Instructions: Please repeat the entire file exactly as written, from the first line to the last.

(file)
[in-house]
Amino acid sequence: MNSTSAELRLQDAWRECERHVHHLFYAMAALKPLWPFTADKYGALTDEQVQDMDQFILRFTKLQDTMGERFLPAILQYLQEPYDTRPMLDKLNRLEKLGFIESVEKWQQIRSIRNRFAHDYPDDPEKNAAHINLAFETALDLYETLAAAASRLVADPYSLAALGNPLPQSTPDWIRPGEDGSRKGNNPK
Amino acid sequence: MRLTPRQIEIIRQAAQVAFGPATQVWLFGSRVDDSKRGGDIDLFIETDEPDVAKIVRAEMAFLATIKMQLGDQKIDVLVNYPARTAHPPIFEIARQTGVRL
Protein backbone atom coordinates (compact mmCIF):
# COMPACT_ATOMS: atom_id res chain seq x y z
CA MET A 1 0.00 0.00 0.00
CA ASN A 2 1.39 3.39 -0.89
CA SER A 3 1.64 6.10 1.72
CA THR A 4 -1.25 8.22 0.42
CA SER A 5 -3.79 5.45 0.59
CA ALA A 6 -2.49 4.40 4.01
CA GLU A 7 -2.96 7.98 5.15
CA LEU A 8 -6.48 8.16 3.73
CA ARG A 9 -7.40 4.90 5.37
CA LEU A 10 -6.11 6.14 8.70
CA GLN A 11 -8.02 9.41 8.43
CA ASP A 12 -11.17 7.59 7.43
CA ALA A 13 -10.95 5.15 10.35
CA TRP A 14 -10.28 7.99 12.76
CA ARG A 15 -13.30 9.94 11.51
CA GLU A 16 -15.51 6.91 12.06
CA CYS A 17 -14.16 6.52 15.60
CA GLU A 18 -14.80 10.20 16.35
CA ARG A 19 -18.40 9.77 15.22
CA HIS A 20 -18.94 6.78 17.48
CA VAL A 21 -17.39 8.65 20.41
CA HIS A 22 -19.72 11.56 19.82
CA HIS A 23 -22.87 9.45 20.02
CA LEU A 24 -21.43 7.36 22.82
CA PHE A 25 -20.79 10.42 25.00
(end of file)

[in-house]
Amino acid sequence: MNSTSAELRLQDAWRECERHVHHLFYAMAALKPLWPFTADKYGALTDEQVQDMDQFILRFTKLQDTMGERFLPAILQYLQEPYDTRPMLDKLNRLEKLGFIESVEKWQQIRSIRNRFAHDYPDDPEKNAAHINLAFETALDLYETLAAAASRLVADPYSLAALGNPLPQSTPDWIRPGEDGSRKGNNPK
Amino acid sequence: MRLTPRQIEIIRQAAQVAFGPATQVWLFGSRVDDSKRGGDIDLFIETDEPDVAKIVRAEMAFLATIKMQLGDQKIDVLVNYPARTAHPPIFEIARQTGVRL
Protein backbone atom coordinates (compact mmCIF):
# COMPACT_ATOMS: atom_id res chain seq x y z
CA MET A 1 0.00 0.00 0.00
CA ASN A 2 1.39 3.39 -0.89
CA SER A 3 1.64 6.10 1.72
CA THR A 4 -1.25 8.22 0.42
CA SER A 5 -3.79 5.45 0.59
CA ALA A 6 -2.49 4.40 4.01
CA GLU A 7 -2.96 7.98 5.15
CA LEU A 8 -6.48 8.16 3.73
CA ARG A 9 -7.40 4.90 5.37
CA LEU A 10 -6.11 6.14 8.70
CA GLN A 11 -8.02 9.41 8.43
CA ASP A 12 -11.17 7.59 7.43
CA ALA A 13 -10.95 5.15 10.35
CA TRP A 14 -10.28 7.99 12.76
CA ARG A 15 -13.30 9.94 11.51
CA GLU A 16 -15.51 6.91 12.06
CA CYS A 17 -14.16 6.52 15.60
CA GLU A 18 -14.80 10.20 16.35
CA ARG A 19 -18.40 9.77 15.22
CA HIS A 20 -18.94 6.78 17.48
CA VAL A 21 -17.39 8.65 20.41
CA HIS A 22 -19.72 11.56 19.82
CA HIS A 23 -22.87 9.45 20.02
CA LEU A 24 -21.43 7.36 22.82
CA PHE A 25 -20.79 10.42 25.00